Veteran Stories:
Léonard “Pete” Gauthier

Army

  • French Canadian soldiers at the attention waiting to be inspected by Major-General Georges P. Vanier. Mr. Léonard Gauthier is part of that group. Picture taken in front of a church in Chandler, Quebec (1945).

  • Mr. Léonard Gauthier in 2010.

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"When my mother saw me arrive at our house with those things, she said to me, “Where are you going with that?” I told her that I had enlisted in the army. She made a scene."

Transcript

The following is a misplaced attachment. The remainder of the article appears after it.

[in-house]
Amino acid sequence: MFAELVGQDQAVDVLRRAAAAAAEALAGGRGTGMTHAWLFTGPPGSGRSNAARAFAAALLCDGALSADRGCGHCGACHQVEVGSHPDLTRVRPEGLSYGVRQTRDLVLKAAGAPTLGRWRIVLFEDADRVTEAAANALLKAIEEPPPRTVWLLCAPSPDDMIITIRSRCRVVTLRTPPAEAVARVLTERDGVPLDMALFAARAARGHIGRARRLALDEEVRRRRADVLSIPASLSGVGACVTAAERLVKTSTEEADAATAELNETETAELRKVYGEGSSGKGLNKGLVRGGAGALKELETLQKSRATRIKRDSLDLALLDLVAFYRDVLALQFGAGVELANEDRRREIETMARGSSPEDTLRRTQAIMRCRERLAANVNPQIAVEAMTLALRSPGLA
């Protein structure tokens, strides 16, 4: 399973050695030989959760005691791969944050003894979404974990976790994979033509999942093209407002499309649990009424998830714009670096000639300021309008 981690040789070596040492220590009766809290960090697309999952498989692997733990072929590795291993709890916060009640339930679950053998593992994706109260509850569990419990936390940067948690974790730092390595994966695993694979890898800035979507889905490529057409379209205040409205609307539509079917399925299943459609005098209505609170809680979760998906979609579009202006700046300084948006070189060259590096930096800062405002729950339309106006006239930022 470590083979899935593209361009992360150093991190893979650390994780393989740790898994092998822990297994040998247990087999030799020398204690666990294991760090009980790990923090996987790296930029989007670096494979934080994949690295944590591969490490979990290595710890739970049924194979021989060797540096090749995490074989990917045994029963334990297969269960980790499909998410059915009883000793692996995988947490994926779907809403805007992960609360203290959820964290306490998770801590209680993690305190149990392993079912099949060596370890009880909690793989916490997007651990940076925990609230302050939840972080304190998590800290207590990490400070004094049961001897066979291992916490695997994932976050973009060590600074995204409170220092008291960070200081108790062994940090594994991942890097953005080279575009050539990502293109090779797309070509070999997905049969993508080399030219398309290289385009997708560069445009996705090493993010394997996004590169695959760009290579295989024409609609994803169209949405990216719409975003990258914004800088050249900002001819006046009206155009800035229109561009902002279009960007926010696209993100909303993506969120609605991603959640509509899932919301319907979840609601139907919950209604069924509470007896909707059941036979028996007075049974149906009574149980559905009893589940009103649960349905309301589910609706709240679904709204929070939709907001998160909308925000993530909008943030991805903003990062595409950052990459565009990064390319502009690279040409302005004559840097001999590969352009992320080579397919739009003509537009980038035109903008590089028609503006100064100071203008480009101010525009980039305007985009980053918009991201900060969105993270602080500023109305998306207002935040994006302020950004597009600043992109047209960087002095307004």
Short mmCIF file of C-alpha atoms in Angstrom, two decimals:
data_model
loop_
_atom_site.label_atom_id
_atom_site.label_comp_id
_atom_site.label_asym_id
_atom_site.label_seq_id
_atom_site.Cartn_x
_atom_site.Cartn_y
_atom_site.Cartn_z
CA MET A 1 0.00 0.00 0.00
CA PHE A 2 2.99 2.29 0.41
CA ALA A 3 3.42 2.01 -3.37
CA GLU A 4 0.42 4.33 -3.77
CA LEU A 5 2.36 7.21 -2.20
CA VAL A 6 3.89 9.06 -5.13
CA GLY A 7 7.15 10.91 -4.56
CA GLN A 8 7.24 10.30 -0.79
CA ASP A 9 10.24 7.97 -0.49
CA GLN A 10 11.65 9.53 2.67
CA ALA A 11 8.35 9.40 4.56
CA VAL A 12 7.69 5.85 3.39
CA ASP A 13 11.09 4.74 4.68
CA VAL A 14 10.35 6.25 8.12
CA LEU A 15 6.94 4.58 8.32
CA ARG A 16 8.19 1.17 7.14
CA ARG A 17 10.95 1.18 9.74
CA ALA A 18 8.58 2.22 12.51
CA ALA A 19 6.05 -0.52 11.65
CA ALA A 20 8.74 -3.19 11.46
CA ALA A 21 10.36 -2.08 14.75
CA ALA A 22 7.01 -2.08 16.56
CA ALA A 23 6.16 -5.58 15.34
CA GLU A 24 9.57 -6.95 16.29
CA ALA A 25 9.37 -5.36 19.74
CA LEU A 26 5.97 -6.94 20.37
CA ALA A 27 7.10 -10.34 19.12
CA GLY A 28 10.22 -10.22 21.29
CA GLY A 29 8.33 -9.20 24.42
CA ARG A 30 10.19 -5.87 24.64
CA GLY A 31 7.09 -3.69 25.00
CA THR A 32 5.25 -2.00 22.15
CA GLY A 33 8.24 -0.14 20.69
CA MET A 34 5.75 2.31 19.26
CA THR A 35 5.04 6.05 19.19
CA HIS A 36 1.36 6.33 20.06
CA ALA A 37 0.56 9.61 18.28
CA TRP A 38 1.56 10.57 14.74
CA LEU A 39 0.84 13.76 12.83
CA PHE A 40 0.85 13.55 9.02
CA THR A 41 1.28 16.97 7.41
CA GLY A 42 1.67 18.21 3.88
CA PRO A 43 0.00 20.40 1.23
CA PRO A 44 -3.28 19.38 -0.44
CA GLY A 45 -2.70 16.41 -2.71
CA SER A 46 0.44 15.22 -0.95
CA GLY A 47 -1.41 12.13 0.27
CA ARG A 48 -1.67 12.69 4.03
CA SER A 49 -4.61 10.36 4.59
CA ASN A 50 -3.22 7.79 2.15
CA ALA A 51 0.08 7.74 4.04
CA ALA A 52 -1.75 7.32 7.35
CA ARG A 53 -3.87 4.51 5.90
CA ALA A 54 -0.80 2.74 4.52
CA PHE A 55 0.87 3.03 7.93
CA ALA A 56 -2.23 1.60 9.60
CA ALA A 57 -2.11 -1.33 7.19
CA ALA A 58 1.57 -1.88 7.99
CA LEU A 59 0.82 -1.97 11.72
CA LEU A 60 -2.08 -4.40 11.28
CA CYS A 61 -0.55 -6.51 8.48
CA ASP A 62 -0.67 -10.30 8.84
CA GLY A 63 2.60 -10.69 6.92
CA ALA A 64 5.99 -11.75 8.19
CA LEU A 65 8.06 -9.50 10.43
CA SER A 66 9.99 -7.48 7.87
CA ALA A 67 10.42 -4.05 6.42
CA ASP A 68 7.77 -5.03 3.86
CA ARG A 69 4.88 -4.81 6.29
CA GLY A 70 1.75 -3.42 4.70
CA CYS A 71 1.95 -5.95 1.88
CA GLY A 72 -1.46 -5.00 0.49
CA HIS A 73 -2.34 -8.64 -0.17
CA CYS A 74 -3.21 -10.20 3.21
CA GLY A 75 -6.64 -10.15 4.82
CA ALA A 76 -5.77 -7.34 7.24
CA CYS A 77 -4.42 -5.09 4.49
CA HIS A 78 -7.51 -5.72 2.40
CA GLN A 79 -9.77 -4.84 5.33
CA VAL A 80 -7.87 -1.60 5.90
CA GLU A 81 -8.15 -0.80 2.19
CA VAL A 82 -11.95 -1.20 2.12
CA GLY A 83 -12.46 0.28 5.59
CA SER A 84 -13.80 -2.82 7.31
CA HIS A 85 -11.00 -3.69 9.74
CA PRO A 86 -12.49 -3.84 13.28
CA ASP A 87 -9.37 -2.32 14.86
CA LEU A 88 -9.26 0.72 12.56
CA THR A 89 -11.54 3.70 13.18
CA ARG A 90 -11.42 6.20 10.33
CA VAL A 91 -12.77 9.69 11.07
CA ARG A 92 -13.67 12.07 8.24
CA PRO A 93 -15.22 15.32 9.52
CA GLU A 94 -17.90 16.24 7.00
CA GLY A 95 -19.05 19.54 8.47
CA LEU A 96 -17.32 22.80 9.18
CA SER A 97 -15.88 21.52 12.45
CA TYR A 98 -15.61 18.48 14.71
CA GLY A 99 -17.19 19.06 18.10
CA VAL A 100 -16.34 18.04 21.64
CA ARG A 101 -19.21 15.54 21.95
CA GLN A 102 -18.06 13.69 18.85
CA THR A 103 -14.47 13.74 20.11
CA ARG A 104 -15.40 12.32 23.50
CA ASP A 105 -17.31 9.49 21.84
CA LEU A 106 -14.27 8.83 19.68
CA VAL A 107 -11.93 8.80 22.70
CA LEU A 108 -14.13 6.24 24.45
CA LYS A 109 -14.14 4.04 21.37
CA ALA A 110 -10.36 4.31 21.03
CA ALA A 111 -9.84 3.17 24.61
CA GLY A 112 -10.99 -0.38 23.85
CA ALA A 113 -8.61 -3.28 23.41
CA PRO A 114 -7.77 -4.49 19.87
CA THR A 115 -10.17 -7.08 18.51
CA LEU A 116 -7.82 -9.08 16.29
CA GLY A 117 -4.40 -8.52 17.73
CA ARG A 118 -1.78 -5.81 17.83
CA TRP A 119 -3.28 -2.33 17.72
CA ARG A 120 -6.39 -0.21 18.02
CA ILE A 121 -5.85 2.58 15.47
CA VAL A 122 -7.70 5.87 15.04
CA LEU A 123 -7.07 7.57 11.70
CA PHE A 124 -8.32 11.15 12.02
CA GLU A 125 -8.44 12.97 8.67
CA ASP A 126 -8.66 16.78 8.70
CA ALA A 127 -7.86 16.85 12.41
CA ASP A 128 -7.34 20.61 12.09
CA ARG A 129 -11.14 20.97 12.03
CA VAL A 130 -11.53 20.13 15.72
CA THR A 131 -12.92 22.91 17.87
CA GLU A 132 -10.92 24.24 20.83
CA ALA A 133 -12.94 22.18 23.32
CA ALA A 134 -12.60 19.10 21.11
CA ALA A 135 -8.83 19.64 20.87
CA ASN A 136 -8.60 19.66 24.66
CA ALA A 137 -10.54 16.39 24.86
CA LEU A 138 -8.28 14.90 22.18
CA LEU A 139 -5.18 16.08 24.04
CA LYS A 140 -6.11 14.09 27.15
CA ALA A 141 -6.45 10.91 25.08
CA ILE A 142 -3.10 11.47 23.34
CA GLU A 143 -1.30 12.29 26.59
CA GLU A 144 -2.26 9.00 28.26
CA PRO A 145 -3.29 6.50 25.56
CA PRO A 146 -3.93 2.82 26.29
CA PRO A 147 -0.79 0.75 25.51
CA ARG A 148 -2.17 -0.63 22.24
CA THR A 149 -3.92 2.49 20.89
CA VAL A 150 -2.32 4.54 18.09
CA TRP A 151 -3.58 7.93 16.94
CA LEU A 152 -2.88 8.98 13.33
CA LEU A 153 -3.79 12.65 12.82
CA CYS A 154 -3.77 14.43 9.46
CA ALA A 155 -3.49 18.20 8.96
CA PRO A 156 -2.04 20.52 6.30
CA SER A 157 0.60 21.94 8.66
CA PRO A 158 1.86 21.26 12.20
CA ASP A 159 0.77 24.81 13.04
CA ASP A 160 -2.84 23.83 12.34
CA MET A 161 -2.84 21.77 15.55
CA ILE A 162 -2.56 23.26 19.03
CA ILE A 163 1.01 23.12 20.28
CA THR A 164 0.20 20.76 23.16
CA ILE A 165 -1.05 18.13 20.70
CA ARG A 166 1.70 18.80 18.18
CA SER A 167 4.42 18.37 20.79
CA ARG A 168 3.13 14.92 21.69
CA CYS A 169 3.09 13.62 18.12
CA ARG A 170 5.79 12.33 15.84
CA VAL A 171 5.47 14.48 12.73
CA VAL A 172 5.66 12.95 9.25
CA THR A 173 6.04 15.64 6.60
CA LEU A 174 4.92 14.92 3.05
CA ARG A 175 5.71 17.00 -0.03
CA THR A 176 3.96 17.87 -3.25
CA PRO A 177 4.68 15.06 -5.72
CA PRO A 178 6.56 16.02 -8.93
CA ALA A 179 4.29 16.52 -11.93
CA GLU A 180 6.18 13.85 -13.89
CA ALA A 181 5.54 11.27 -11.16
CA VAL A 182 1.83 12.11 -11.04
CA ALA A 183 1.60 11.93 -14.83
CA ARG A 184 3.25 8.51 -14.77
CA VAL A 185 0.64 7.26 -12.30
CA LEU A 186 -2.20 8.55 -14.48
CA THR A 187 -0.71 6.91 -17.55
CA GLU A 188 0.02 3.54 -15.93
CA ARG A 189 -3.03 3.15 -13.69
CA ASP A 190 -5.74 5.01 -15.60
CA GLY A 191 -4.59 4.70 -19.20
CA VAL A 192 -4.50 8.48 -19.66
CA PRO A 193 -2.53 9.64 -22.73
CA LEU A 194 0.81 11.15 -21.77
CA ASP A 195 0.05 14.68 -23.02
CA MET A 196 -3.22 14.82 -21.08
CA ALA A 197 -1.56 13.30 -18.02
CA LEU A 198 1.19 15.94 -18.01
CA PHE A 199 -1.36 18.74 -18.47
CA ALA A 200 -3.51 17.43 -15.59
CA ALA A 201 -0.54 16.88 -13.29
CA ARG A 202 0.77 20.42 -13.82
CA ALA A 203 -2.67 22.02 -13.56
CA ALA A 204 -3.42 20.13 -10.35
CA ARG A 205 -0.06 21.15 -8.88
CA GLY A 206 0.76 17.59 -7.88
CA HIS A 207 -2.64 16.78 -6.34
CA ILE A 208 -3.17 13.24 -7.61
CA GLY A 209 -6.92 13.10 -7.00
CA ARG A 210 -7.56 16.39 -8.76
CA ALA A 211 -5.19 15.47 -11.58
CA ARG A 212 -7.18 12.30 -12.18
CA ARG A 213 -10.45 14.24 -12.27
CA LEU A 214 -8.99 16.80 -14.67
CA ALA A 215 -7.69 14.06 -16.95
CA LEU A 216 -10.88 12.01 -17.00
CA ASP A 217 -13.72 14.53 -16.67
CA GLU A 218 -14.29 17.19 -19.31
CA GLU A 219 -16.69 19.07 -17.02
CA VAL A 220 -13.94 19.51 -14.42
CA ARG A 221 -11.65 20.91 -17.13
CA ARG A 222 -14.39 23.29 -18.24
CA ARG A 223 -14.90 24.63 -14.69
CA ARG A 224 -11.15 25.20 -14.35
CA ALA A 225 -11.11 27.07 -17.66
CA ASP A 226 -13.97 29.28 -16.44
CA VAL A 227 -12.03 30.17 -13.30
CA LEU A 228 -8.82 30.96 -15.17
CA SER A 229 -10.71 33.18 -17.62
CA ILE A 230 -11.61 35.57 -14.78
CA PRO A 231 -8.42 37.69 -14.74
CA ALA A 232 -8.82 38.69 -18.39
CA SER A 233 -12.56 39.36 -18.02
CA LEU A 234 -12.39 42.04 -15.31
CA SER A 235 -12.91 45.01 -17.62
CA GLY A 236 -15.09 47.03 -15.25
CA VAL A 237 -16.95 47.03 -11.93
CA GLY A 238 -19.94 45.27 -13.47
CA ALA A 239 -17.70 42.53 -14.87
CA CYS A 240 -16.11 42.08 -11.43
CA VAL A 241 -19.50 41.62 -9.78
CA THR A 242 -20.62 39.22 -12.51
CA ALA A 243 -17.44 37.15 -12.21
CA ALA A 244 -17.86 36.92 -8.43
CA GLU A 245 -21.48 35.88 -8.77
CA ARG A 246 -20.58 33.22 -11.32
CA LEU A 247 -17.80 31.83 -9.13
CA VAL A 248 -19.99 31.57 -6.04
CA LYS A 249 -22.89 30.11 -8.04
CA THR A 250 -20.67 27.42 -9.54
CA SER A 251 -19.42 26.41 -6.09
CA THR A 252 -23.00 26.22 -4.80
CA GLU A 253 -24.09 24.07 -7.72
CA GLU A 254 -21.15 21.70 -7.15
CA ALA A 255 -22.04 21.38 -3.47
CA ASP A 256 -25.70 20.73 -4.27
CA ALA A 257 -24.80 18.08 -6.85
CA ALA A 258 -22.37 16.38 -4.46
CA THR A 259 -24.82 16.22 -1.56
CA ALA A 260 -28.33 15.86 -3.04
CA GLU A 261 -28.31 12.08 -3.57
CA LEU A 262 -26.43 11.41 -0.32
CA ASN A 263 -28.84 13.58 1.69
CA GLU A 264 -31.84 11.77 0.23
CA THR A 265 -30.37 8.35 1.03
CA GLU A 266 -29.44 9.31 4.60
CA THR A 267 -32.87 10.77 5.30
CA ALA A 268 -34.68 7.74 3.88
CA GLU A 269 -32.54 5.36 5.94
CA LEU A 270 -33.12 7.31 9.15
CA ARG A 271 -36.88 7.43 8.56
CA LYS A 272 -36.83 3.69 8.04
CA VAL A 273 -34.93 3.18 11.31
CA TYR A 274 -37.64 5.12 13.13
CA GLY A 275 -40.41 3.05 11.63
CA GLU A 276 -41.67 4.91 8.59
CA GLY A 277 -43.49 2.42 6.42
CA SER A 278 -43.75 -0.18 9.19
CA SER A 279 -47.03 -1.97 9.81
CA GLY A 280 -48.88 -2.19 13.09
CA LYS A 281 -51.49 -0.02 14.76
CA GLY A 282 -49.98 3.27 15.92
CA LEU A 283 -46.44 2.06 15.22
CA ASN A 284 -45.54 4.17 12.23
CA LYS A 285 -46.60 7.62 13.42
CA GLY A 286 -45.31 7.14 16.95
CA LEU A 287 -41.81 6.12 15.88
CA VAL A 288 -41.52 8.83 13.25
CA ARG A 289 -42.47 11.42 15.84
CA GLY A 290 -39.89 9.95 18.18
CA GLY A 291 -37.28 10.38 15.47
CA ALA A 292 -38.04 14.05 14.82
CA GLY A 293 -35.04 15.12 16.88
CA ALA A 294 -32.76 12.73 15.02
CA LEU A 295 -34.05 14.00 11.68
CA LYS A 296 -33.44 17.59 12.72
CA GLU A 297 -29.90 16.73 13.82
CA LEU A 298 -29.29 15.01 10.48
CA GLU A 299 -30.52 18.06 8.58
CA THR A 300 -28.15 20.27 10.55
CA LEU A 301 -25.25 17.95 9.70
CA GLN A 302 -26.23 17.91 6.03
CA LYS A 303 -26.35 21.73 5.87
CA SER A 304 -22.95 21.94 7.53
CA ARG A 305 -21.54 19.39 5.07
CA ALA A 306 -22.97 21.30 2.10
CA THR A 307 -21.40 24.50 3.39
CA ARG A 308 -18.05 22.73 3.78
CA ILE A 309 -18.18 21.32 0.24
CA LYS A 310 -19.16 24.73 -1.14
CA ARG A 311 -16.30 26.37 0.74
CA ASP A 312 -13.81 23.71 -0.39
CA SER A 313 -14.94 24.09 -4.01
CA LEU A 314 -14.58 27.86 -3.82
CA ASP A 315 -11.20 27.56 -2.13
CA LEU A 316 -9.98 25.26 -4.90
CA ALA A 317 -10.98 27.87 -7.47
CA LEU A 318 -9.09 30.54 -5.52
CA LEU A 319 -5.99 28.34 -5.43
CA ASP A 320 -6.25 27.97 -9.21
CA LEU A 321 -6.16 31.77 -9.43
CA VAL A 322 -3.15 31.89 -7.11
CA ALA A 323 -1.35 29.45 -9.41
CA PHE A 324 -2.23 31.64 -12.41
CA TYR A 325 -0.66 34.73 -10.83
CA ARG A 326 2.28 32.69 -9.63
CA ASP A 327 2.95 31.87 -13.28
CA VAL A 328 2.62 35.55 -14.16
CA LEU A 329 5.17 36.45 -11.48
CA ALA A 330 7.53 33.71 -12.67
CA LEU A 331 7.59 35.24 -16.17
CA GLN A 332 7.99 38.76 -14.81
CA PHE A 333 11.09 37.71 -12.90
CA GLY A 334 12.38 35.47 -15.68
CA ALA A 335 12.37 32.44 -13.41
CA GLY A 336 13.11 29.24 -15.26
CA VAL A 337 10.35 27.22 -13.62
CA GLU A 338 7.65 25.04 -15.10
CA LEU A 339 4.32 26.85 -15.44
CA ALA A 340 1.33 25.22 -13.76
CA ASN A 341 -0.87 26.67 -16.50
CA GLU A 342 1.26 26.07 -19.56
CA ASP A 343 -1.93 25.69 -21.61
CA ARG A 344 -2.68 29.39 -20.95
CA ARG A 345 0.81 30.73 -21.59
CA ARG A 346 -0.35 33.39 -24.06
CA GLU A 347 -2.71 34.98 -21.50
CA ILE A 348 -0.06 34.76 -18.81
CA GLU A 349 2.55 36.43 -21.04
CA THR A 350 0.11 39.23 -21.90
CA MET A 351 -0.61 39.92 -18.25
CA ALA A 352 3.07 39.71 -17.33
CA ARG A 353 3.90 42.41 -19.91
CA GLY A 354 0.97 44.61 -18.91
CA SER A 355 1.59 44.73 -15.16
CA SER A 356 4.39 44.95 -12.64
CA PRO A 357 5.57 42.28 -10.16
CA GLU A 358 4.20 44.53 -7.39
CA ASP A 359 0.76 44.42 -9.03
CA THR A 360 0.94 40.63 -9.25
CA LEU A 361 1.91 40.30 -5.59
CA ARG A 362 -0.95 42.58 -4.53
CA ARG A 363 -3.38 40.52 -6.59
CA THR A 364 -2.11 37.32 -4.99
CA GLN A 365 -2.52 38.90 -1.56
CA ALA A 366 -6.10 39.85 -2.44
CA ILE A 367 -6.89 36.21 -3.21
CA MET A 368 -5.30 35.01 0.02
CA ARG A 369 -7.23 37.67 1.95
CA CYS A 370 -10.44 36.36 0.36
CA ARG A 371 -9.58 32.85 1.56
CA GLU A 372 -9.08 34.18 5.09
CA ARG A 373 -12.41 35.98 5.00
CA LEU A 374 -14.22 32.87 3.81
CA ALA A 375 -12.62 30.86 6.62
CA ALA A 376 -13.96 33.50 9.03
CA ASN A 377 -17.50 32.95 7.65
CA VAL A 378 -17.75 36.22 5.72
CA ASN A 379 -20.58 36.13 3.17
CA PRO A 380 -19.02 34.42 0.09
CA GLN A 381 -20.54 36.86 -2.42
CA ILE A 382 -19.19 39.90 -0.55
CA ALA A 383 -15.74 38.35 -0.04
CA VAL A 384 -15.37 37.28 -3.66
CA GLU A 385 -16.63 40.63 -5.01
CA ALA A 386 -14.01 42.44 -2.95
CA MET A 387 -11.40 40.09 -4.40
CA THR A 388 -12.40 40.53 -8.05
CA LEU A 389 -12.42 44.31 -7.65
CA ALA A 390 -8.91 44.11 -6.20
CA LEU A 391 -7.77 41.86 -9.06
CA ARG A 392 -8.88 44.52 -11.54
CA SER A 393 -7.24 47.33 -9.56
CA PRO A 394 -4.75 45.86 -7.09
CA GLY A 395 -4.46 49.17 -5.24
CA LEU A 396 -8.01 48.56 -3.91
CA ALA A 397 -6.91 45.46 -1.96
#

Léonard Gauthier, I’m 87 years old. I have lived in Chandler [Quebec] since a tender age. As I remember, I went to school like everyone else until the age of 12-13. We couldn’t study like they do today because the families were big. We couldn’t leave to go study outside. In our family, there were 18 children. Our father was the only one who worked to support the family. It was hard, so we had to stop our studies early to stay home and lend a hand. The last place that I worked was in the Arvida factory in Chicoutimi in [19]39-[19]40. The foreman said to me, “Mr. Gauthier, go to the office at 4 o’clock.” I asked him what I did wrong. He responded, “You haven’t done anything. I would have liked to have kept you since you’re a good worker.” I went to the office, and the boss told me to go home. I had received my pass to join the army. One of my brothers had already left for the army. We had to go. It was the mandatory conscription [under the National Resources Mobilization Act voted by the government of Mackenzie King in 1940]. My father didn’t want me to go. I told him that he would have one person less to take care of. Going there or elsewhere. I could have gotten killed at work the same way. He had cultivated some land behind where we lived. My father went to see a lawyer and obtained an exemption for a “farmer’s son”. I wanted to join the army. I learned that they were going to create a reserve army. They asked if I was interested. I talked about it to a few of my friends. We went during the fall of 1942. I enlisted in the reserve army. I didn’t tell my parents. When we went to enlist, they told me to go get my kit; my helmet, my rifle, my backpack, everything. We went to get our equipment. We had to return three days later. When my mother saw me arrive at our house with those things, she said to me, “Where are you going with that?” I told her that I had enlisted in the army. She made a scene. I told her that I would only be called if they needed me. I was going to stay in Chandler. I stayed in the reserve army. I was there until [19]45. I worked in the factory. We worked. We were about 100 or 125 in the reserve army. They had put us into three groups. I had Tuesdays, Thursdays and Saturdays. We only received the news from the radio, we didn’t have any journalists or televisions like they do today. My parents were always telling me how terrible the number of deaths were. I told them to take it with a grain of salt. The officers never spoke to us about that. The only thing they told us is that they would need soldiers. They never told us what was going on in Europe. I joined them on the front steps of the church. I was happy to be joining them, since they were going to the front line. During the landing at Normandy, one of my friends was killed. My teacher was on a patrol on a motorbike with a basket on the side. Two soldiers were coming back from a patrol. They were coming back to go in another direction. My friend offered to take over. They went on a patrol and hit a mine. Both of them died. It’s General Vanier [Major-General Georges P. Vanier] in my photo with the officers and his group. They had come by to inspect us. It’s there that the photo was taken, in front of the church in Chandler. Afterwards, mass was held in memory of the soldiers. I thought to myself, both of my friends have left, maybe I will get to leave as well. At the end of mass, they told us that the war was over. My god! We were happy. It was over. We returned all the equipment they had given us. We brought it to the chapel. They gave us our discharge, our service number. It ended there.
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